REFERENCES :  1.  Atzet, Thomas. 1979. Description and classification of the forests of        the upper Illinois River drainage of southwestern Oregon. Corvallis, OR:        Oregon State University. 211 p. Dissertation.  [6452]  2.  Atzet, Thomas; Wheeler, David L. 1984. Preliminary plant associations of        the Siskiyou Mountain Province. Portland, OR: U.S. Department of        Agriculture, Forest Service, Pacific Northwest Region. 278 p.  [9351]  3.  Belluomini, Linda; Trapp, Gene R. 1984. Ringtail distribution and        abundance in the Central Valley of California. In: Warner, Richard E.;        Hendrix, Kathleen M., eds. California riparian systems: Ecology,        conservation, and productive management. Berkeley, CA: University of        California Press: 906-914.  [5880]  4.  Bernard, Stephen R.; Brown, Kenneth F. 1977. Distribution of mammals,        reptiles, and amphibians by BLM physiographic regions and A.W. Kuchler's        associations for the eleven western states. Tech. Note 301. Denver, CO:        U.S. Department of the Interior, Bureau of Land Management. 169 p.        [434]  5.  Bissell, Harold D.; Strong, Helen. 1955. The crude protein variations in        the browse diet of California deer. California Fish and Game. 41(2):        145-155.  [10524]  6.  Biswell, H. H. 1961. Manipulation of chamise brush for deer range        improvement. California Fish and Game. 47(2): 125-144.  [6366]  7.  Bolsinger, Charles L. 1989. Shrubs of California's chaparral,        timberland, and woodland: area, ownership, and stand characteristics.        Res. Bull. PNW-RB-160. Portland, OR: U.S. Department of Agriculture,        Forest Service, Pacific Northwest Experiment Station. 50 p.  [7426]  8.  Bolton, Robert B., Jr.; Vogl, Richard J. 1969. Ecological requirements        of Pseudotsuga macrocarpa in the Santa Ana Mountains, California.        Journal of Forestry. 67: 112-116.  [10807]  9.  Borchert, Mark. 1985. Serotiny and cone-habit variation in populations        of Pinus coulteri (Pinaceae) in the southern Coast Ranges of California.        Madrono. 32(1): 29-48.  [5997] 10.  Borchert, Mark; Segotta, Daniel; Purser, Michael D. 1988. Coast redwood        ecological types of southern Monterey County, California. Gen. Tech.        Rep. PSW-107. Berkeley, CA: U.S. Department of Agriculture, Forest        Service, Pacific Southwest Forest and Range Experiment Station. 27 p.        [10225] 11.  Bowler, Peter A. 1990. Riparian woodland: an endangered habitat in        southern California. In: Schoenherr, Allan A., ed. Endangered plant        communities of southern California: Proceedings, 15th annual symposium;        1989 October 28; Fullerton, CA. Special Publication No. 3. Claremont,        CA: Southern California Botanists: 80-97.  [21321] 12.  Burcham, L. T. 1974. Fire and chaparral before European settlement. In:        Rosenthal, Murray, ed. Symposium on living with the chaparral:        Proceedings; 1973 March 30-31; Riverside, CA. San Francisco, CA: The        Sierra Club: 101-120.  [4669] 13.  Christensen, Norman L.; Muller, Cornelius H. 1975. Effects of fire on        factors controlling plant growth in Adenostoma chaparral. Ecological        Monographs. 45: 29-55.  [4923] 14.  Clark, Ronilee A.; Halvorson, William L.; Sawdo, Andell A.; Danielsen,        Karen C. 1990. Plant communities of Santa Rosa Island, Channel Islands        National Park. Tech. Rep. No. 42. Davis, CA: University of California at        Davis, Institute of Ecology, Cooperative National Park Resources Studies        Unit. 93 p.  [18246] 15.  Conrad, C. Eugene. 1987. Common shrubs of chaparral and associated        ecosystems of southern California. Gen. Tech. Rep. PSW-99. Berkeley, CA:        U.S. Department of Agriculture, Forest Service, Pacific Southwest Forest        and Range Experiment Station. 86 p.  [4209] 16.  Cook, Sherburne F., Jr. 1959. The effects of fire on a population of        small rodents. Ecology. 40(1): 102-108.  [230] 17.  Davis, Frank W.; Hickson, Diana E.; Odion, Dennis C. 1988. Composition        of maritime chaparral related to fire history and soil, Burton Mesa,        Santa Barbara County, California. Madrono. 35(3): 169-195.  [6162] 18.  Davis, Frank W.; Keller, Edward A.; Parikh, Anuja; Florsheim, Joan.        1989. Recovery of the chaparral riparian zone after wildfire. In:        Protection, management, and restoration for the 1990's: Proceedings of        the California riparian systems conference; 1988 September 22-24; Davis,        CA. Gen. Tech. Rep. PSW-110. Berkeley, CA: U.S. Department of        Agriculture, Forest Service, Pacific Southwest Forest and Range        Experiment Station: 194-203.  [13883] 19.  Eyre, F. H., ed. 1980. Forest cover types of the United States and        Canada. Washington, DC: Society of American Foresters. 148 p.  [905] 20.  Frost, William E. 1989. The Ellis Ranch project: a case study in        controlled burning. No. 891002. Fresno, CA: California Agricultural        Technology Institute and the San Joaquin Experimental Range. 11 p.        [13817] 21.  Garrison, George A.; Bjugstad, Ardell J.; Duncan, Don A.; [and others].        1977. Vegetation and environmental features of forest and range        ecosystems. Agric. Handb. 475. Washington, DC: U.S. Department of        Agriculture, Forest Service. 68 p.  [998] 22.  Gartner, Barbara L. 1991. Relative growth rates of vines and shrubs of        western poison oak, Toxicodendron diversilobum (Anacardiaceae). American        Journal of Botany. 78(10): 1345-1353.  [16703] 23.  Gartner, Barbara L; Thomas, Donald E. 1988. Vegetative propagation of        poison oak (California). Restoration & Management Notes. 6(1): 48-49.        [5474] 24.  Gordon, Aaron; Sampson, Arthur W. 1939. Composition of common California        foothill plants as a factor in range management. Bull. 627. Berkeley,        CA: University of California, College of Agriculture, Agricultural        Experiment Station. 95 p.  [3864] 25.  Gray, M. Violet; Greaves, James M. 1984. Riparian forest as habitat for        the least Bell's vireo. In: Warner, Richard E.; Hendrix, Kathleen M.,        eds. California riparian systems: Ecology, conservation, and productive        management: Proceedings of a conference; 1981 September 17-19; Davis,        CA. Berkeley, CA: University of California Press: 605-611.  [5862] 26.  Hanes, Ted L. 1976. Vegetation types of the San Gabriel Mountians. In:        Latting, June, ed. Symposium proceedings: plant communities of southern        California; 1974 May 4; Fullerton, CA. Special Publication No. 2.        Berkeley, CA: California Native Plant Society: 65-76.  [4227] 27.  Hanes, Ted L. 1977. California chaparral. In: Barbour, Michael G.;        Major, Jack, eds. Terrestrial vegetation of California. New York: John        Wiley and Sons: 417-469.  [7216] 28.  Hehnke, Merlin; Stone, Charles P. 1979. Value of riparian vegetation to        avian populations along the Sacramento River Sy. In: Johnson, R. Roy;        McCormick, J. Frank, technical coordinators. Strategies for protection        and management of floodplain wetlands & other riparian ecosystems: Proc.        of the symposium; 1978 December 11-13; Callaway Gardens, GA. General        Technical Report WO-12. Washington, DC: U.S. Department of Agriculture,        Forest Service: 228-235.  [4363] 29.  Hemstrom, Miles A.; Logan, Sheila E. 1986. Plant association and        management guide: Siuslaw National Forest. R6-Ecol 220-1986a. Portland,        OR: U.S. Department of Agriculture, Forest Service, Pacific Northwest        Region. 121 p.  [10321] 30.  Hemstrom, Miles A.; Logan, Sheila E.; Pavlat, Warren. 1987. Plant        association and management guide: Willamette National Forest. R6-Ecol        257-B-86. Portland, OR: U.S. Department of Agriculture, Forest Service,        Pacific Northwest Region. 312 p.  [13402] 31.  Hickman, James C., ed. 1993. The Jepson manual: Higher plants of        California. Berkeley, CA: University of California Press. 1400 p.        [21992] 32.  Hitchcock, C. Leo; Cronquist, Arthur. 1973. Flora of the Pacific        Northwest. Seattle, WA: University of Washington Press. 730 p.  [1168] 33.  Holland, Robert F. 1986. Preliminary descriptions of the terrestrial        natural communities of California. Sacramento, CA: California Department        of Fish and Game. 156 p.  [12756] 37.  Keeley, Jon E. 1987. Role of fire in seed germination of woody taxa in        California chaparral. Ecology. 68(2): 434-443.  [5403] 38.  Kingsbury, John M. 1964. Poisonous plants of the United States and        Canada. Englewood Cliffs, NJ: Prentice-Hall, Inc. 626 p.  [122] 39.  Kirkpatrick, J. B.; Hutchinson, C. F. 1977. The community composition of        Californian coastal sage scrub. Vegetatio. 35(1): 21-33.  [5612] 40.  Kouakou, Brou; Rampersad, David; Rodriguez, Eloy; Brown, Dan L. 1992.        Dairy goats used to clear poison oak do not transfer toxicant to milk.        California Agriculture. 46(3): 4-6.  [19691] 41.  Kuchler, A. W. 1964. United States [Potential natural vegetation of the        conterminous United States]. Special Publication No. 36. New York:        American Geographical Society. 1:3,168,000; colored.  [3455] 42.  McDonald, Philip M.; Laacke, Robert J. 1990. Pinus radiata D. Don        Monterey pine. In: Burns, Russell M.; Honkala, Barbara H., technical        coordinators. Silvics of North America. Volume 1. Conifers. Agric.        Handb. 654. Washington, DC: U.S. Department of Agriculture, Forest        Service: 433-441.  [13401] 43.  McKee, Arthur. 1990. Castanopsis chrysophylla (Dougl.) A. DC.  giant        chinkapin. In: Burns, Russell M.; Honkala, Barbara H., technical        coordinators. Silvics of North America. Vol. 2. Hardwoods. Agric. Handb.        654. Washington, DC: U.S. Department of Agriculture, Forest Service:        234-239.  [13962] 44.  McKell, Cyrus M.; Blaisdell, James P.; Goodin, Joe R., eds. 1972.        Wildland shrubs--their biology and utilization: An international        symposium; 1971 July; Logan, UT. Gen. Tech. Rep. INT-1. Ogden, UT: U.S.        Department of Agriculture, Forest Service, Intermountain Forest and        Range Experiment Station. 494 p.  [1612] 45.  Munz, Philip A. 1974. A flora of southern California. Berkeley, CA:        University of California Press. 1086 p.  [4924] 46.  Pacific Northwest Extension Service. 1983. Poison oak and ivy. PNW 108.        Corvallis, OR; Pullman, WA; Moscow, ID. 2 p.  [6613] 47.  Pase, Charles P. 1982. Californian (coastal) chaparral. In: Brown, David        E., ed.  Biotic communities of the American Southwest--United States and        Mexico. Desert Plants. 4(1-4): 91-94.  [8891] 48.  Quinn, Ronald D. 1990. The status of walnut forests and woodlands        (Juglans californica) in southern California. In: Schoenherr, Allan A.,        ed. Endangered plant communities of southern California: Proceedings,        15th annual symposium; 1989 October 28; Fullerton, CA. Special        Publication No. 3. Claremont, CA: Southern California Botanists: 42-54.        [21319] 49.  Raunkiaer, C. 1934. The life forms of plants and statistical plant        geography. Oxford: Clarendon Press. 632 p.  [2843] 50.  Rice, Carol. 1990. Restoration plays an integral role in fire hazard        reduction plan for the Berkeley Hills Area. Restoration & Management        Notes. 8(2): 125-126.  [13792] 51.  Sabhasri, Sanga ; Ferrell, William K. 1960. Invasion of brush species        into small stand openings in the Douglas-fir forests of the Willamette        Foothills. Northwest Science. 34(3): 77-89.  [8652] 52.  Sampson, Arthur W. 1944. Effect of chaparral burning on soil erosion and        on soil-moisture relations. Ecology. 25(2): 171-191.  [16841] 53.  Sampson, Arthur W.; Jespersen, Beryl S. 1963. California range        brushlands and browse plants. Berkeley, CA: University of California,        Division of Agricultural Sciences, California Agricultural Experiment        Station, Extension Service. 162 p.  [3240] 54.  Scrivner, Jerry H.; Vaughn, Charles E.; Jones, Milton B. 1988. Mineral        concentrations of black-tailed deer diets in California chaparral.        Journal of Wildlife Management. 52(1): 37-40.  [3055] 55.  Smith, Winston Paul. 1985. Plant associations within the interior        valleys of the Umpqua River Basin, Oregon. Journal of Range Management.        38(6): 526-530.  [2179] 56.  Stein, William I. 1980. Oregon white oak. In: Eyre, F. H. ., ed. Forest        cover types of the United States and Canada. Washington, DC: Society of        American Foresters: 110-111.  [9857] 57.  Stickney, Peter F. 1989. Seral origin of species originating in northern        Rocky Mountain forests. Unpublished draft on file at: U.S. Department of        Agriculture, Forest Service, Intermountain Research Station, Fire        Sciences Laboratory, Missoula, MT; RWU 4403 files. 7 p.  [20090] 58.  Thilenius, John F. 1968. The Quercus garryana forests of the Willamette        Valley, Oregon. Ecology. 49(6): 1124-1133.  [8765] 59.  Thorne, Robert F. 1976. The vascular plant communities of California.        In: Latting, June, ed. Symposium proceedings: plant communities of        southern California; 1974 May 4; Fullerton, CA. Special Publication No.        2. Berkeley, CA: California Native Plant Society: 1-31.  [3289] 60.  Timbrook, Jan. 1990. Ethnobotany of Chumash Indians, California, based        on collections by John P. Harrington. Economic Botany. 44(2): 236-253.        [13777] 61.  Tsiouvaras, C. N.; Havlik, N. A.; Bartolome, J. W. 1989. Effects of        goats on understory vegetation and fire hazard reduction in coastal        forest in California. Forest Science. 35(4): 1125-1131.  [9767] 62.  U.S. Department of Agriculture, Forest Service. 1937. Range plant        handbook. Washington, DC. 532 p.  [2387] 63.  U.S. Department of Agriculture, Soil Conservation Service. 1982.        National list of scientific plant names. Vol. 1. List of plant names.        SCS-TP-159. Washington, DC. 416 p.  [11573] 64.  Vogl, Richard J. 1973. Ecology of knobcone pine in the Santa Ana        Mountains, California. Ecological Monographs. 43: 125-143.  [4815] 65.  Vogl, Richard J. 1976. An introduction to the plant communities of the        Santa Ana and San Jacinto Mountains. In: Latting, June, ed. Symposium        proceedings: plant communities of southern California; 1974 May 4;        Fullerton, CA. Special Publication No. 2. Berkeley, CA: California        Native Plant Society: 77-98.  [4230] 66.  Waring, R. H. 1969. Forest plants of the eastern Siskiyous: their        environment and vegetational distribution. Northwest Science. 43(1):        1-17.  [9047] 67.  Westman, W. E.; O'Leary, J. F.; Malanson, G. P. 1981. The effects of        fire intensity, aspect and substrate on post-fire growth of Californian        coastal sage scrub. In: Margaris, N. S.; Mooney, H. A., eds. Components        of productivity of Mediterranean climate regions--basic and applied        aspects. The Hague, Netherlands: Dr W. Junk Pulishers: 151-179.  [13593] 68.  Wirtz, W. O., II. 1982. Postfire community structure of birds and        rodents in southern California chaparral. In: Conrad, C. Eugene; Oechel,        Walter C., technical coordinators. Proceedings of the symposium on        dynamics and management of Mediterranean-type ecosystems; 1981 June        22-26; San Diego, CA. Gen. Tech. Rep. PSW-58. Berkeley, CA: U.S.        Department of Agriculture, Forest Service, Pacific Southwest Forest and        Range Experiment Station: 241-246.  [6025] 69.  Zembal, Richard. 1990. Riparian habitat and breeding birds along the        Santa Margarita and Santa Ana Rivers of southern California. In:        Schoenherr, Allan A., ed. Endangered plant communities of southern        California: Proceedings, 15th annual symposium; 1989 October 28;        Fullerton, CA. Special Publication No. 3. Claremont, CA: Southern        California Botanists: 98-114.  [21322] 70.  Wasser, Charles; Silva, F.; Rodriquez, E. 1990. Urushiol components as        mediators in DNA strand scission. Experientia. 46(5): 500-502.  [22399]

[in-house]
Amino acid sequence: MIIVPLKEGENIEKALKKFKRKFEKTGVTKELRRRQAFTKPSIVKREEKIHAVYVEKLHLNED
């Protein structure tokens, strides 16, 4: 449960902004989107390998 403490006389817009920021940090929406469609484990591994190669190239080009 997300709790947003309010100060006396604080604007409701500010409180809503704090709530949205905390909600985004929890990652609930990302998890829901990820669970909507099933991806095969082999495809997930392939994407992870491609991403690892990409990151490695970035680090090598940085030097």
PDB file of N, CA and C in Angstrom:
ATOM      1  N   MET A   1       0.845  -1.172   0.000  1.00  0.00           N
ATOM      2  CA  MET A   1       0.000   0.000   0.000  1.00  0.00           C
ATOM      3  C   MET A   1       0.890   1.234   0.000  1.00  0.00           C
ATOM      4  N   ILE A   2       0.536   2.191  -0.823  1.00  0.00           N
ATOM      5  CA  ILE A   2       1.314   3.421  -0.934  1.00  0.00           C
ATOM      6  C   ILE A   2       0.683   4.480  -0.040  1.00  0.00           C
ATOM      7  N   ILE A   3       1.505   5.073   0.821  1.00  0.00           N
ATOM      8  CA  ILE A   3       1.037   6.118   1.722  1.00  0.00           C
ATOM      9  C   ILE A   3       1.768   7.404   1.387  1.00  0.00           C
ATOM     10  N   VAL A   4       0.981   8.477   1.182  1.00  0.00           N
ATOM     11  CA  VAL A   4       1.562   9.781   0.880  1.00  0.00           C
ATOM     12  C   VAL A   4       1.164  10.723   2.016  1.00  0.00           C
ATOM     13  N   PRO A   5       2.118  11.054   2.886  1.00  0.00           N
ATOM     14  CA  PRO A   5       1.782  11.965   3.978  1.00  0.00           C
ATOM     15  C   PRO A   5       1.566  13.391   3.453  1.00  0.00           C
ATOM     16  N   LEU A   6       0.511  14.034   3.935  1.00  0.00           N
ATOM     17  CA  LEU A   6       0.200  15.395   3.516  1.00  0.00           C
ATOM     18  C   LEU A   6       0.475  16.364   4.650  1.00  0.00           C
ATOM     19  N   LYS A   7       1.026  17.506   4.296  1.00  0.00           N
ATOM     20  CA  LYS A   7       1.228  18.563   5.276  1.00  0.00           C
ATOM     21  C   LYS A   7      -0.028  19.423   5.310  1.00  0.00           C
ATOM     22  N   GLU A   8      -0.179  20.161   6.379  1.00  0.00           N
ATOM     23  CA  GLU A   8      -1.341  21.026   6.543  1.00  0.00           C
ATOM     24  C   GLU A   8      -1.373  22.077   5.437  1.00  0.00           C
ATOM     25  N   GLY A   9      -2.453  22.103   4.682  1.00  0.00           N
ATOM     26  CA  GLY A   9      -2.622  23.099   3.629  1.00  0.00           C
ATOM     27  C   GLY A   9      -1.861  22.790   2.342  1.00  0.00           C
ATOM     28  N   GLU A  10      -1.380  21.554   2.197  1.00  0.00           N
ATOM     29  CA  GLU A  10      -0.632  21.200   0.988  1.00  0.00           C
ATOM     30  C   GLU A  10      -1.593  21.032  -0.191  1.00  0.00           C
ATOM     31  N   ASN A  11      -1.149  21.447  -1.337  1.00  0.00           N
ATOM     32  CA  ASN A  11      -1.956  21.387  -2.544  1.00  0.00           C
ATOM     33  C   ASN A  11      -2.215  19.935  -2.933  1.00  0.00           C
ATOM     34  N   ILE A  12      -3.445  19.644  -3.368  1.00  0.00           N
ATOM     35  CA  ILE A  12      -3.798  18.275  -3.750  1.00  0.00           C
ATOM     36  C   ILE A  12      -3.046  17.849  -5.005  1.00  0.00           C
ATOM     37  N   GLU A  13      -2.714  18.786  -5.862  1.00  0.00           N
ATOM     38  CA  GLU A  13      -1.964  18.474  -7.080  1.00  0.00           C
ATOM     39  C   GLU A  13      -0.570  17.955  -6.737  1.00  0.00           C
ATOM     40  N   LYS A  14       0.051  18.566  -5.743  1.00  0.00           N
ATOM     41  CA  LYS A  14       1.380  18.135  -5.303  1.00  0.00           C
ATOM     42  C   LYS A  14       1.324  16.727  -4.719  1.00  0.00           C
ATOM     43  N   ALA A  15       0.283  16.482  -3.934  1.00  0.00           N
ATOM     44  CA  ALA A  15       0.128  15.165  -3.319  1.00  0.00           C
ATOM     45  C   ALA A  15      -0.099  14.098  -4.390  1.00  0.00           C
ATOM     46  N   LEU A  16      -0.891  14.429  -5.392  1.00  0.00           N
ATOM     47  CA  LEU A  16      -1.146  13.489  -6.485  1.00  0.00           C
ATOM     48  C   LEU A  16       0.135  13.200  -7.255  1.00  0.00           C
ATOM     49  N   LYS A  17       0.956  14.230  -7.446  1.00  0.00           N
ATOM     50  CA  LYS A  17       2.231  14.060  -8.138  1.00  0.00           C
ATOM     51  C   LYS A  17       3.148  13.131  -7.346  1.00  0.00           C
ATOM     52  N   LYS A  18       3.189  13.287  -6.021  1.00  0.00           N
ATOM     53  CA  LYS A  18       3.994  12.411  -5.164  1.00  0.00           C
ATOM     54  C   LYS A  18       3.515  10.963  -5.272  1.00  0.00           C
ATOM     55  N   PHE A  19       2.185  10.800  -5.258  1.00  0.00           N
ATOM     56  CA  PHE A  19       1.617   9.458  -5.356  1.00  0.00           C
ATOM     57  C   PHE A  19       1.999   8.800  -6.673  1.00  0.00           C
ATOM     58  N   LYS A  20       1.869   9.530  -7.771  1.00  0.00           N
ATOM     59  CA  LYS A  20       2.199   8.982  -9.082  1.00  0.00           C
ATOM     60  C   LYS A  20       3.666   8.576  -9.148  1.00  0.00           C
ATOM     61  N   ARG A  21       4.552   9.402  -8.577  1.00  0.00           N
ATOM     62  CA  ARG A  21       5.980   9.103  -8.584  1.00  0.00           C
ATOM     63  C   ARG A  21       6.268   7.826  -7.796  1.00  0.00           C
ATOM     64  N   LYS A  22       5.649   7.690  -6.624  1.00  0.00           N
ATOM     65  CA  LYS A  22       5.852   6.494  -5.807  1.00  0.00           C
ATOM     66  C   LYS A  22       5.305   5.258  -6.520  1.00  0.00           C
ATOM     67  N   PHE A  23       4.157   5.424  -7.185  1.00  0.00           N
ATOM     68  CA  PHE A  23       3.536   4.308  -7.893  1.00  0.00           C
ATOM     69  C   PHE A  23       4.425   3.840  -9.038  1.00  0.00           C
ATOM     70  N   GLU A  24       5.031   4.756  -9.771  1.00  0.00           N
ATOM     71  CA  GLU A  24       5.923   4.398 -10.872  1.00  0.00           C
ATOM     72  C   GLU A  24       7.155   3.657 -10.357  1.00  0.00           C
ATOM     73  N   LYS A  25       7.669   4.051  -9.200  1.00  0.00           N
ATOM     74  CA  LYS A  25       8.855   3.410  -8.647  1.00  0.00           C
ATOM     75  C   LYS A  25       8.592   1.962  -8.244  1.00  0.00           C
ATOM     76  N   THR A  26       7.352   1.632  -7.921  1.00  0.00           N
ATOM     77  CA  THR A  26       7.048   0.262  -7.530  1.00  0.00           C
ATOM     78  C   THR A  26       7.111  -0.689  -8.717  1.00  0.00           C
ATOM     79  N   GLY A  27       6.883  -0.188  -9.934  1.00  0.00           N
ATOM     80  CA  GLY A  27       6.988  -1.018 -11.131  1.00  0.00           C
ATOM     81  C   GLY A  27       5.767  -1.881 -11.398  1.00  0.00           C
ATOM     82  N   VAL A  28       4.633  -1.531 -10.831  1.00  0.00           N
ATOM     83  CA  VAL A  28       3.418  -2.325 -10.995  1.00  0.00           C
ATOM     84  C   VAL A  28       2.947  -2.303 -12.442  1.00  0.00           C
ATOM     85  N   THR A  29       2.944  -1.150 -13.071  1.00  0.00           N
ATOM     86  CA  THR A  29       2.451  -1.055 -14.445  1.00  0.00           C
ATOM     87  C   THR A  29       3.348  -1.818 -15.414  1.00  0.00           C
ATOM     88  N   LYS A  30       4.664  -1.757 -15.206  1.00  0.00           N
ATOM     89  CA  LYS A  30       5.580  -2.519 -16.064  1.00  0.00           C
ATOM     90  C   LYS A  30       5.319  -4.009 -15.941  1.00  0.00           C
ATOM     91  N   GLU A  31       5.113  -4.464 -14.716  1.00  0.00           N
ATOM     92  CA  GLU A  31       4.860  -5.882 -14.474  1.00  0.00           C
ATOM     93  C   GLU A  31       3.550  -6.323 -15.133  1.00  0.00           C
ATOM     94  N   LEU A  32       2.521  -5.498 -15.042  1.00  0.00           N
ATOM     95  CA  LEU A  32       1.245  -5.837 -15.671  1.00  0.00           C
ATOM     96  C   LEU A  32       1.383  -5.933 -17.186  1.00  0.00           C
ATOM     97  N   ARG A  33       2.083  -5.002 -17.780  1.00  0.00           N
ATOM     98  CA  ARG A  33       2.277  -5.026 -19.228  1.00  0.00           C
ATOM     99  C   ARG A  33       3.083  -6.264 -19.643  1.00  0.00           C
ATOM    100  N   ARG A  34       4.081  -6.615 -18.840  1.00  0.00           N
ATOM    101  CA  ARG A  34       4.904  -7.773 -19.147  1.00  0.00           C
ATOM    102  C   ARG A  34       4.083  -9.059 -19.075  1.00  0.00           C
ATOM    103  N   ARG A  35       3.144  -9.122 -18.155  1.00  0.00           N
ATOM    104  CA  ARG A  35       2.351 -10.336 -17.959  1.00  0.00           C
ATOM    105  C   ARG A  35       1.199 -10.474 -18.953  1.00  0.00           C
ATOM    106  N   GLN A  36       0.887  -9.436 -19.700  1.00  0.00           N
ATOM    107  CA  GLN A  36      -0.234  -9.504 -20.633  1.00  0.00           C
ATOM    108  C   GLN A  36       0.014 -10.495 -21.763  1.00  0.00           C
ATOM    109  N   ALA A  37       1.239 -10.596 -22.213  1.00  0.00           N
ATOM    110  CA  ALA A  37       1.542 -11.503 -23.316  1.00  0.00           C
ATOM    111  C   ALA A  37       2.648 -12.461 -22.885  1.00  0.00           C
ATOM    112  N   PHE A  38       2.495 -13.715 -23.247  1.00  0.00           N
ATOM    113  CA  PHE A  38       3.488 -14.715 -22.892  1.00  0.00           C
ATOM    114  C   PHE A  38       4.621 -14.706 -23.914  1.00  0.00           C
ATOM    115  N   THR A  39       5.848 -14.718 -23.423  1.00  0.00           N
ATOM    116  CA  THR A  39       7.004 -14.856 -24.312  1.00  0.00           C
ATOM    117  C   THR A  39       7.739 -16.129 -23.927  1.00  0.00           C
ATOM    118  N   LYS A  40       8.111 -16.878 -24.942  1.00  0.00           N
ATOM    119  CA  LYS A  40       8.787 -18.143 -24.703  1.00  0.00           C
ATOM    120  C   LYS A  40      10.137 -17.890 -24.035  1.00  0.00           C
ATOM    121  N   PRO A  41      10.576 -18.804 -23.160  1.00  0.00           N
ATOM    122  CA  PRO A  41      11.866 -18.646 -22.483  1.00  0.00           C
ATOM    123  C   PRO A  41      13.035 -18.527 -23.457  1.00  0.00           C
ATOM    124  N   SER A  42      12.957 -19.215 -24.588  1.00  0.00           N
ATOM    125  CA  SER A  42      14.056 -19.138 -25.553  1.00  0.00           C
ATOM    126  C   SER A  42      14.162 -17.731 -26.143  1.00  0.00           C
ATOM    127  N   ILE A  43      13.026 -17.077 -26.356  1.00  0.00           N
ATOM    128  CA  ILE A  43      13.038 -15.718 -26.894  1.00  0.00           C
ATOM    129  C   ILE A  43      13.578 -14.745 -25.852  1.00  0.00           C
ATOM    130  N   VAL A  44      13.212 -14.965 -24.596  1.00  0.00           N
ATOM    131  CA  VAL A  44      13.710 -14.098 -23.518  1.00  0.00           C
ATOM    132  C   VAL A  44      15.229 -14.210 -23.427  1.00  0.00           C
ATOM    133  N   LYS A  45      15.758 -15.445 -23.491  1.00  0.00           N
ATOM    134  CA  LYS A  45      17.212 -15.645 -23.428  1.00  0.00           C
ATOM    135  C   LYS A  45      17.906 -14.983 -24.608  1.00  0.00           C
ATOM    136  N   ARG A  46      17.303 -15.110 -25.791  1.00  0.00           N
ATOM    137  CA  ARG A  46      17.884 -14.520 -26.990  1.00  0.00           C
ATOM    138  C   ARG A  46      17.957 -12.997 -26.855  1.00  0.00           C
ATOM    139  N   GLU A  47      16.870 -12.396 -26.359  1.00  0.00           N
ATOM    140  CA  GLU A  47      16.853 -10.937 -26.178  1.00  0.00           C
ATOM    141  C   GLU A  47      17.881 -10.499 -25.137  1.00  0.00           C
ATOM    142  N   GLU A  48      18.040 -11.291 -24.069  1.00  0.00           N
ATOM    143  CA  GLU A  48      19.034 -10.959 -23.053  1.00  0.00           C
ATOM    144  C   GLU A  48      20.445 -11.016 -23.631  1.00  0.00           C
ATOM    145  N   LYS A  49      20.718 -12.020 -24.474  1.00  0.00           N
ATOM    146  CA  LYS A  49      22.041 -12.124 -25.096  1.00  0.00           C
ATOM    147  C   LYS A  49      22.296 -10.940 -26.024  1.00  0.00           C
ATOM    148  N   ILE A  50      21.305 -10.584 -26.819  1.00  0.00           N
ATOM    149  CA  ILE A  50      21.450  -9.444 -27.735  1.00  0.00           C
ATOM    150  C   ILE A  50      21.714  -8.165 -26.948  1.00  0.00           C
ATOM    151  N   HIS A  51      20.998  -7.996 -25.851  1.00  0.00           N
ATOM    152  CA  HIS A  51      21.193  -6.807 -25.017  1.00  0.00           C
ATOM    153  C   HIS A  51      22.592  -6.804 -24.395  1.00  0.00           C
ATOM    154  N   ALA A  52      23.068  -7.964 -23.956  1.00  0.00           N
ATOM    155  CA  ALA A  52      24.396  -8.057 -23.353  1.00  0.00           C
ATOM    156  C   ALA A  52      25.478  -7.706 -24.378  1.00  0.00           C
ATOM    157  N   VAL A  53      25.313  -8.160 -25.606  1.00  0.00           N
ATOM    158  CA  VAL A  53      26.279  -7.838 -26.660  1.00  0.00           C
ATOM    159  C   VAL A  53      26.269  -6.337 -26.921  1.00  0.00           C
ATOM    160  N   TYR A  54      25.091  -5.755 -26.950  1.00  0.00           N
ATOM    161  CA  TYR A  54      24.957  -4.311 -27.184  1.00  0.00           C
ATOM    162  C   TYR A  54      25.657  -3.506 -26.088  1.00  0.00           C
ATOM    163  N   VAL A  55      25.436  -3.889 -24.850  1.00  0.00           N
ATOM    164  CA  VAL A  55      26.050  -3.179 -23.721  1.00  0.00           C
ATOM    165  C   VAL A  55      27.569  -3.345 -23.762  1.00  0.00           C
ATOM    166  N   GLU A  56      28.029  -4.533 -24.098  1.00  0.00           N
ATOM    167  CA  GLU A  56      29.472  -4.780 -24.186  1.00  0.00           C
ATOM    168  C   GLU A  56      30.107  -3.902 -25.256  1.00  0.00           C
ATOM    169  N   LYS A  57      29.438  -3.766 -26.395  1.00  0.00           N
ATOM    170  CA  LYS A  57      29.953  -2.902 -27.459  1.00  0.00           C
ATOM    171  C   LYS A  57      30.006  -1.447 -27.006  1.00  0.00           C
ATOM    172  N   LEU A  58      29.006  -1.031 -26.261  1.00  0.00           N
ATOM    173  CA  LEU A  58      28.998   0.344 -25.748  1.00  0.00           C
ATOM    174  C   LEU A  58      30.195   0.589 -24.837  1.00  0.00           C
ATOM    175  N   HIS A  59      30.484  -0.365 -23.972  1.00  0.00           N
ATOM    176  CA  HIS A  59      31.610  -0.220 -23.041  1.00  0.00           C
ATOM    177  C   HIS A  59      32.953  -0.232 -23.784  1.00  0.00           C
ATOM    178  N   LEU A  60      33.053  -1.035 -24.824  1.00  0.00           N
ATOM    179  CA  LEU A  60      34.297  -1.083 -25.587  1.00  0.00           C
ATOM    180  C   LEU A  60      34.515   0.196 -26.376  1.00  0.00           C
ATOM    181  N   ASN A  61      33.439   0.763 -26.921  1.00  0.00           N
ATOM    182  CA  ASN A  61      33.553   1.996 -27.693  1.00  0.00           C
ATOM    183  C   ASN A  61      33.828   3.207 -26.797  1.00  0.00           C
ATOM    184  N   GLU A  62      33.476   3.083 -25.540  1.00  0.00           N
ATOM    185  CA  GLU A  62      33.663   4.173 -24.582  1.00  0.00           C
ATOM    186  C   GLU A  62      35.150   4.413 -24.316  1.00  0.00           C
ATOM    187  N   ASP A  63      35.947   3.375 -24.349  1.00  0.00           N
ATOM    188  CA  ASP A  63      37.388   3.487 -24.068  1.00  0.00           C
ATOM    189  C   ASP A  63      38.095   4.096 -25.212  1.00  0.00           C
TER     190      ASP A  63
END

FEIS Home Page